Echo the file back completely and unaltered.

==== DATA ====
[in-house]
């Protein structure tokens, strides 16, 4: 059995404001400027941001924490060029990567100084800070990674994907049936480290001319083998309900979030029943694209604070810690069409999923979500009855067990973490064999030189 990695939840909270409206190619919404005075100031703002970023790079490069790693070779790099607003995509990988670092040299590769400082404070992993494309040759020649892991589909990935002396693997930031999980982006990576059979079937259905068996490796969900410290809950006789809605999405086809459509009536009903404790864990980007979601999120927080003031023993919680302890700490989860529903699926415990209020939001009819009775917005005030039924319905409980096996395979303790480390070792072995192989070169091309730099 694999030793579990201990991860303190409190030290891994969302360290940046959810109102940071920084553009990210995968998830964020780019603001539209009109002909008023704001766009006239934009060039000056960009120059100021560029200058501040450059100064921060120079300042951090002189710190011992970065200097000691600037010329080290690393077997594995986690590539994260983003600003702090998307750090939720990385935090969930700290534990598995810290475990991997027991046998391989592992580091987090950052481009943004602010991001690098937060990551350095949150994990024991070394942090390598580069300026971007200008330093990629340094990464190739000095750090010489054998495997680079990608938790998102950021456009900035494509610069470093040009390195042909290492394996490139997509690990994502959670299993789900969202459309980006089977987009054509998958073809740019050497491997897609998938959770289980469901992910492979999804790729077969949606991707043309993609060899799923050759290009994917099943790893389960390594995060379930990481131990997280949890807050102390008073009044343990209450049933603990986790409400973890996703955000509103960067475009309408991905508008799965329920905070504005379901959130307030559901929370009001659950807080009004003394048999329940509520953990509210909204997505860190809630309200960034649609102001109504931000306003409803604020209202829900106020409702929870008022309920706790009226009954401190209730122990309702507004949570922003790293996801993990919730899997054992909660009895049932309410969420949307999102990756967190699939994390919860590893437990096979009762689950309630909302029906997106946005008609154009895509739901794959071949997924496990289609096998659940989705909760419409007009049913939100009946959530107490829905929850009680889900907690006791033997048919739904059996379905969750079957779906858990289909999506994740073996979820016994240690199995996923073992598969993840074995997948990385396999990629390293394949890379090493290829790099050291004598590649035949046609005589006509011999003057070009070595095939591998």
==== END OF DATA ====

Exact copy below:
[in-house]
């Protein structure tokens, strides 16, 4: 059995404001400027941001924490060029990567100084800070990674994907049936480290001319083998309900979030029943694209604070810690069409999923979500009855067990973490064999030189 990695939840909270409206190619919404005075100031703002970023790079490069790693070779790099607003995509990988670092040299590769400082404070992993494309040759020649892991589909990935002396693997930031999980982006990576059979079937259905068996490796969900410290809950006789809605999405086809459509009536009903404790864990980007979601999120927080003031023993919680302890700490989860529903699926415990209020939001009819009775917005005030039924319905409980096996395979303790480390070792072995192989070169091309730099 694999030793579990201990991860303190409190030290891994969302360290940046959810109102940071920084553009990210995968998830964020780019603001539209009109002909008023704001766009006239934009060039000056960009120059100021560029200058501040450059100064921060120079300042951090002189710190011992970065200097000691600037010329080290690393077997594995986690590539994260983003600003702090998307750090939720990385935090969930700290534990598995810290475990991997027991046998391989592992580091987090950052481009943004602010991001690098937060990551350095949150994990024991070394942090390598580069300026971007200008330093990629340094990464190739000095750090010489054998495997680079990608938790998102950021456009900035494509610069470093040009390195042909290492394996490139997509690990994502959670299993789900969202459309980006089977987009054509998958073809740019050497491997897609998938959770289980469901992910492979999804790729077969949606991707043309993609060899799923050759290009994917099943790893389960390594995060379930990481131990997280949890807050102390008073009044343990209450049933603990986790409400973890996703955000509103960067475009309408991905508008799965329920905070504005379901959130307030559901929370009001659950807080009004003394048999329940509520953990509210909204997505860190809630309200960034649609102001109504931000306003409803604020209202829900106020409702929870008022309920706790009226009954401190209730122990309702507004949570922003790293996801993990919730899997054992909660009895049932309410969420949307999102990756967190699939994390919860590893437990096979009762689950309630909302029906997106946005008609154009895509739901794959071949997924496990289609096998659940989705909760419409007009049913939100009946959530107490829905929850009680889900907690006791033997048919739904059996379905969750079957779906858990289909999506994740073996979820016994240690199995996923073992598969993840074995997948990385396999990629390293394949890379090493290829790099050291004598590649035949046609005589006509011999003057070009070595095939591998």